Joint engagement in humanitarian assistance: Maas meets EU Commissioner Stylianides 

Heiko Maas meets EU Commissioner Christos Stylianides

 Heiko Maas meets EU Commissioner Christos Stylianides, © Florian Gaertner / photothek

26.06.2018 - Article

As one of the largest EU donors, Germany also supports the work of the European Commission’s Directorate-General for Humanitarian Aid and Civil Protection (ECHO). Foreign Minister Heiko Maas met EU Commissioner Christos Stylianides on Tuesday (26 June).

The international humanitarian situation is worrying. According to the most recent data from the Office of the United Nations High Commissioner for Refugees (UNHCR), the number of refugees reached a new record level last year: almost 70 million people worldwide. The humanitarian crises in Syria and its neighbouring countries, in Yemen and in parts of Africa have been going on for several years. The need for humanitarian assistance is constantly rising – it currently amounts to 23.5 billion US dollars globally – while the funding shortfall is also growing. It is therefore all the more important to coordinate humanitarian assistance efficiently. On Tuesday, Foreign Minister Maas met EU Commissioner Christos Stylianides in Berlin to discuss the cooperation between Germany and the EU in the area of humanitarian assistance.

A joint focus on forgotten humanitarian crises 

Humanitarian assistance for eastern Ukraine
Humanitarian assistance for eastern Ukraine© dpa

In addition to the well-documented major international crises, support is needed especially for those humanitarian emergencies that are not in the public eye. In his talks with the EU Commissioner, Foreign Minister Maas also discussed trouble spots in Africa that currently attract very little public attention. Another example of an almost forgotten crisis can be found at the heart of Europe: the conflict in eastern Ukraine continues to severely affect the lives of the people there. According to United Nations estimates, more than three million people in Ukraine are dependent on humanitarian aid, in the form of food, water, medical supplies and basic everyday items. More than three million people have fled eastern Ukraine – some to neighbouring countries, others within Ukraine. Moreover, the number of people falling victim to mines is dramatically increasing.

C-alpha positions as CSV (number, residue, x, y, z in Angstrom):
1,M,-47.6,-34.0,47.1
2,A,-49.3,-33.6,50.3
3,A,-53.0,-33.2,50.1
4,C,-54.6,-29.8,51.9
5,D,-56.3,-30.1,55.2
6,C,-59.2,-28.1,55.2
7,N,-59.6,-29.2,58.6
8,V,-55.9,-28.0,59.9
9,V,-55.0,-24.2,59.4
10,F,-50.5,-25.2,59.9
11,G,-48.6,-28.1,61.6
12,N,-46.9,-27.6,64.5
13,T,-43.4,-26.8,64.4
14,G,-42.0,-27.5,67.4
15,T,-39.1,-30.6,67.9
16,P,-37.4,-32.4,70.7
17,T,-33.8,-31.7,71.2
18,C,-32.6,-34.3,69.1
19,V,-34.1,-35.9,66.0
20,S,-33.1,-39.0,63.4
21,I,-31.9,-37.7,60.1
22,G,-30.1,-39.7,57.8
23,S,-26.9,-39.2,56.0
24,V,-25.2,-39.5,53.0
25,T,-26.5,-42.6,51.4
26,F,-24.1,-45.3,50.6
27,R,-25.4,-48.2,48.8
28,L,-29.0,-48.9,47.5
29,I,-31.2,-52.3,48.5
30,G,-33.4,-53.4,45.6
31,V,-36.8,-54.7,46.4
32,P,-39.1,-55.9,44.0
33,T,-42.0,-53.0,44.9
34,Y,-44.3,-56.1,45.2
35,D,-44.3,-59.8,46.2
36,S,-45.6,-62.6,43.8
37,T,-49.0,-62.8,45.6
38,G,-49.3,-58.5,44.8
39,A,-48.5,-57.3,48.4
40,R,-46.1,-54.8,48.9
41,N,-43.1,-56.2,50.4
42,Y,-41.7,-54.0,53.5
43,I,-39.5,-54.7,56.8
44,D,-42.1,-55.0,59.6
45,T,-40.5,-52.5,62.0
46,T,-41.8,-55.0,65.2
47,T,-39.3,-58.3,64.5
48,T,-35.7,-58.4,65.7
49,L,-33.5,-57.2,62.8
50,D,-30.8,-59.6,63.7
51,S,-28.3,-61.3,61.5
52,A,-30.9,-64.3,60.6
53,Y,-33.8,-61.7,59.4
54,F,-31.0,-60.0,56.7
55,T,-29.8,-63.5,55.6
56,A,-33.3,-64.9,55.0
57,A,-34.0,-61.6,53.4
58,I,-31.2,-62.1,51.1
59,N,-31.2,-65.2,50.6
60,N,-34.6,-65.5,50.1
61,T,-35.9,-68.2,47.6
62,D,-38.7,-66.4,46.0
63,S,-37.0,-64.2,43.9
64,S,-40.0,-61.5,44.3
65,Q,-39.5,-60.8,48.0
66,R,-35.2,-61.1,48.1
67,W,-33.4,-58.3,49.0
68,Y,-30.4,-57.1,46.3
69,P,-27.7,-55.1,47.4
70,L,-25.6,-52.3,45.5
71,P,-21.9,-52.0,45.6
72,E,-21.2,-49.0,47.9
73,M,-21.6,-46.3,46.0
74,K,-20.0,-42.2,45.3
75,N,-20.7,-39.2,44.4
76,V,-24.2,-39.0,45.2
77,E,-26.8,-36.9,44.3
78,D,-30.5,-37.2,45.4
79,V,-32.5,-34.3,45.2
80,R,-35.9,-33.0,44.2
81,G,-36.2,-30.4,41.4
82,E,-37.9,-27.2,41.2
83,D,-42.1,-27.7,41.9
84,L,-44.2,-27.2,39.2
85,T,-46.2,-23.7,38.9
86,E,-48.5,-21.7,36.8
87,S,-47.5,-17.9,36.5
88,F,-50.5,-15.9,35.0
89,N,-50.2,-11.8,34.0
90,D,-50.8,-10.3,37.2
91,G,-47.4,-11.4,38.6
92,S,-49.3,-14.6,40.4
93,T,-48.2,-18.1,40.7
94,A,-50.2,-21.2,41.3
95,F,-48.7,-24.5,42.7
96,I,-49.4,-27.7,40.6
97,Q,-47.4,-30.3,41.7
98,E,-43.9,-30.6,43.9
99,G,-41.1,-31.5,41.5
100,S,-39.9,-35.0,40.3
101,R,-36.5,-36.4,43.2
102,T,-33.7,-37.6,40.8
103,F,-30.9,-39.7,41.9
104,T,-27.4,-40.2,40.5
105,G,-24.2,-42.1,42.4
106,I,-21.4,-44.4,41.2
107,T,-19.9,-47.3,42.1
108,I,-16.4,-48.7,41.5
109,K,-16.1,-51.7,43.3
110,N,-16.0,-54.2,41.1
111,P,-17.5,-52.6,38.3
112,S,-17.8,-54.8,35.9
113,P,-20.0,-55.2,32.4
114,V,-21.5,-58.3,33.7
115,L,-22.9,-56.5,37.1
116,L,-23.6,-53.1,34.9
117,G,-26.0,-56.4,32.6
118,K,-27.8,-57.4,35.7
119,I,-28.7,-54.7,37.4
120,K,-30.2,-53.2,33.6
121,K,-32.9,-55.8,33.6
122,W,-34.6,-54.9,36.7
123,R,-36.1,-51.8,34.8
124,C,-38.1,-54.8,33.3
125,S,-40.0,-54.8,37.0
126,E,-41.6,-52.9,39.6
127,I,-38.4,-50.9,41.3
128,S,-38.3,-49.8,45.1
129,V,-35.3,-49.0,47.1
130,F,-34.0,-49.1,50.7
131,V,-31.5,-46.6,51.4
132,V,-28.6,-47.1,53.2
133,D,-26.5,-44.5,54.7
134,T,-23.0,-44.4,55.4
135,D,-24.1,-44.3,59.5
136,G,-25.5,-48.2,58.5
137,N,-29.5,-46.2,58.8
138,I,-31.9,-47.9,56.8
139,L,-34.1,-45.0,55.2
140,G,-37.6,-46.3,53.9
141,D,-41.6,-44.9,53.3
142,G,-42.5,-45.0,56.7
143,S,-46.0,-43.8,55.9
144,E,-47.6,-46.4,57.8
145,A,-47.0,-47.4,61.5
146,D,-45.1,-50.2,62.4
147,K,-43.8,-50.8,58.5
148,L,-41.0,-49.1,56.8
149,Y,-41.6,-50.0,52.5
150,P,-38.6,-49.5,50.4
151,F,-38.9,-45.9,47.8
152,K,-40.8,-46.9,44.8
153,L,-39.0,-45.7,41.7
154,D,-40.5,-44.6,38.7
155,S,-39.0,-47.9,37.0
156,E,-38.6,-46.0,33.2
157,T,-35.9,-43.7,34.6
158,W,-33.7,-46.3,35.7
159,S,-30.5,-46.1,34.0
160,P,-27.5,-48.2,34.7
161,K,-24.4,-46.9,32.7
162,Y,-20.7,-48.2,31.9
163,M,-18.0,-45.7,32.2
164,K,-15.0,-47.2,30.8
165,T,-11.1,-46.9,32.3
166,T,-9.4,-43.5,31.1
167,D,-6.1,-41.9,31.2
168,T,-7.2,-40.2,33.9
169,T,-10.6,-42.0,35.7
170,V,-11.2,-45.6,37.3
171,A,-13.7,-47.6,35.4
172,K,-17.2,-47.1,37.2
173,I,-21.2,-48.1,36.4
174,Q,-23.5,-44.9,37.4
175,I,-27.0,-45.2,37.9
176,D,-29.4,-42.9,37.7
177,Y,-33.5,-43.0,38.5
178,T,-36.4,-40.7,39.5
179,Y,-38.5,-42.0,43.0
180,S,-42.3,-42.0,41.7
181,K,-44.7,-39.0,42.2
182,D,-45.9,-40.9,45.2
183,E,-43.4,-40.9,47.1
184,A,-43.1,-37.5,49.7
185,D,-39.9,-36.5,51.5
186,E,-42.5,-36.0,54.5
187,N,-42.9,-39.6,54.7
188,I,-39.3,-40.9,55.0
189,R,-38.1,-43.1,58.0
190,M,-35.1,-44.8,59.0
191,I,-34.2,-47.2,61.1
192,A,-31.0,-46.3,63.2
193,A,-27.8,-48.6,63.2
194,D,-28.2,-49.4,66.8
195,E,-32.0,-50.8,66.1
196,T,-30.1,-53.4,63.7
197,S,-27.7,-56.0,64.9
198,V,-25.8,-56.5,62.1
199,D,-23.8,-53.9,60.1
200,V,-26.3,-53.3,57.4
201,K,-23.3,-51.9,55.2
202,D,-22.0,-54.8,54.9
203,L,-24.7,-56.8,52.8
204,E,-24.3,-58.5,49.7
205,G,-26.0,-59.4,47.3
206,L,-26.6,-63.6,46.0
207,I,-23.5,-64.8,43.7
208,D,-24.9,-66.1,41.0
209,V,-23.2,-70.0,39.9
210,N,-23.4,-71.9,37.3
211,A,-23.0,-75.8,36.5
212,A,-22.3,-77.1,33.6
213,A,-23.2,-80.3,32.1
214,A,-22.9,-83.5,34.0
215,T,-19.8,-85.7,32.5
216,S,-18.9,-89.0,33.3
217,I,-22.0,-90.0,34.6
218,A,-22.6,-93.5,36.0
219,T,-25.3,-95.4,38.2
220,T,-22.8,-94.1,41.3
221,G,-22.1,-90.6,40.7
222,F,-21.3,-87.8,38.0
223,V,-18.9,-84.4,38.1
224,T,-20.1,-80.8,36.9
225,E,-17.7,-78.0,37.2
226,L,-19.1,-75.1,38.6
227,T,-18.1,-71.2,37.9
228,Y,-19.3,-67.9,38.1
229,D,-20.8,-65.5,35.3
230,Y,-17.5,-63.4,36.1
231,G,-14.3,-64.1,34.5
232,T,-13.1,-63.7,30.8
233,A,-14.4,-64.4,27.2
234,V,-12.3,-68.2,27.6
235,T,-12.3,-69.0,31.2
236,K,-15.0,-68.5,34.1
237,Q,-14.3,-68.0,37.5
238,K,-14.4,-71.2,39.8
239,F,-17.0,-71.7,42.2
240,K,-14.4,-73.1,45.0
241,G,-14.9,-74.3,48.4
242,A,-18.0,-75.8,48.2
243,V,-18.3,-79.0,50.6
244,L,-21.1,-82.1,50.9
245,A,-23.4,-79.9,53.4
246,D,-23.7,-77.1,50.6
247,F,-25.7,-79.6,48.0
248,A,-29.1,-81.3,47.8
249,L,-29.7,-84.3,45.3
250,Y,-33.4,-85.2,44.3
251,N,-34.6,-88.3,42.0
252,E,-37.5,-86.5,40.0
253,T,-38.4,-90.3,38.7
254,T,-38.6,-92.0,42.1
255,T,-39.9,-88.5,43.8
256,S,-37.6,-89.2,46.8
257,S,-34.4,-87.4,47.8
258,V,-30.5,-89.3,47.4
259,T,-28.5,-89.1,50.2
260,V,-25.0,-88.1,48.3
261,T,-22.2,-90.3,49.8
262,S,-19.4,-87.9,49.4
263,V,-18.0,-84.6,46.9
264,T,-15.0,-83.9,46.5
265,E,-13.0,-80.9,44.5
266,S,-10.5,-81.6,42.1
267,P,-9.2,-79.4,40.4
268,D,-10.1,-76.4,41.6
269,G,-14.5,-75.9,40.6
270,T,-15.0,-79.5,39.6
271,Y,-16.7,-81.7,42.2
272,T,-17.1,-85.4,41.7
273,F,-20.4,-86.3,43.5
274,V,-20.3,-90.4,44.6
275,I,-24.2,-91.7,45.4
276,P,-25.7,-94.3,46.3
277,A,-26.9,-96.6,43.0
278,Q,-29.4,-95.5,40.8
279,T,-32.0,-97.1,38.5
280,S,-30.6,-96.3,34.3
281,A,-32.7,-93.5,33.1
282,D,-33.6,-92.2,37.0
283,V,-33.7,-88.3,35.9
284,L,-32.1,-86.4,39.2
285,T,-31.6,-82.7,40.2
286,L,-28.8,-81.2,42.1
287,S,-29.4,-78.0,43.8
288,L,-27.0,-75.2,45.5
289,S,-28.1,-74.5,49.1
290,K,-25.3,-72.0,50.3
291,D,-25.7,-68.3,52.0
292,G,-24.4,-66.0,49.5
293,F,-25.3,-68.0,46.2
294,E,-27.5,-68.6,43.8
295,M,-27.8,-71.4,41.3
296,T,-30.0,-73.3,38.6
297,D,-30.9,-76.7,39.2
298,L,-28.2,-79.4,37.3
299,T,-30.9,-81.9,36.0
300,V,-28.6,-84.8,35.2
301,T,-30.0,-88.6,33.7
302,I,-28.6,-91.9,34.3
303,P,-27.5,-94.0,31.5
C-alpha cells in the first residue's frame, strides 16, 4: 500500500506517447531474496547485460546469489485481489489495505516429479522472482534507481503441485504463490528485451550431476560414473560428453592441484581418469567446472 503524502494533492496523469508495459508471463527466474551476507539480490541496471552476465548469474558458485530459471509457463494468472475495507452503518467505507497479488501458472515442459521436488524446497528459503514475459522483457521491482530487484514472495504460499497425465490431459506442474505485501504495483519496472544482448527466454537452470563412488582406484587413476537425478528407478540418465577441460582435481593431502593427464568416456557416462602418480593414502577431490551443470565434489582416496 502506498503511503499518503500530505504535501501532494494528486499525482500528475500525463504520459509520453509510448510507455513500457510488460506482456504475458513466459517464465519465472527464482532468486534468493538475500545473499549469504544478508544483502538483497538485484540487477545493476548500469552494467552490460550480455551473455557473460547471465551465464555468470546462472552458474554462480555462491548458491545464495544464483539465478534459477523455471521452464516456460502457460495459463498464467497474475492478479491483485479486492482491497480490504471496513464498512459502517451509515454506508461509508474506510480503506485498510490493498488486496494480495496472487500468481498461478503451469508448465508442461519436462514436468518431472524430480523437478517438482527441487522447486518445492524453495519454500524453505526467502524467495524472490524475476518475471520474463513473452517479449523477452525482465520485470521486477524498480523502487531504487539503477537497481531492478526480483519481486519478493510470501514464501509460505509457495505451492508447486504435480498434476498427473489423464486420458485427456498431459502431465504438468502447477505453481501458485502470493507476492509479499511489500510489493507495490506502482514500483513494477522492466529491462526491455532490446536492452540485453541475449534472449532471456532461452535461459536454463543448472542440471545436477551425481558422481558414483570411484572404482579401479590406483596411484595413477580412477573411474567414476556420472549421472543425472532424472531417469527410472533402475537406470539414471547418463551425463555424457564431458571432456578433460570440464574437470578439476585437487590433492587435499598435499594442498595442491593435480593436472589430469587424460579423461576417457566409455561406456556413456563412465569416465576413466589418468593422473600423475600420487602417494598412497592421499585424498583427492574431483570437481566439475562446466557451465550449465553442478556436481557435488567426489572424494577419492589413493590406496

What Germany is doing

Germany has become the largest bilateral donor for tackling the humanitarian crisis in Ukraine, providing a total of 74 million euros in aid since 2014. In 2017 alone, more than 23 million euros were provided for various aid projects, including those of Caritas, the German Red Cross and the World Food Programme. Ukraine will remain a focus of German humanitarian assistance and humanitarian mine clearance in 2018. The Federal Government will fund projects to help the suffering population there and will press for humanitarian access to areas controlled by the separatists. ECHO is supplementing these efforts with aid projects.

The Federal Foreign Office and a group of German aid organisations have also launched the #nichtvergesser initiative to draw attention to neglected humanitarian crises. The one in Ukraine is among them – a humanitarian crisis right here in Europe.

Find out more:

Many humanitarian crises unfold far from the public eye. With the #nichtvergesser campaign, the Federal Foreign Office and aid organisations are drawing people’s attention to this issue.

Focusing on forgotten humanitarian crises: Federal Foreign Office supports the #nichtvergesser campaign 

An armed conflict is being fought right here in Europe. Millions of people are still living in the conflict zone in eastern Ukraine, reliant on humanitarian assistance. Another cold winter is coming. Germany is doing what it can, as the largest bilateral donor for the people in Ukraine.

Humanitarian concerns as winter approaches in eastern Ukraine 


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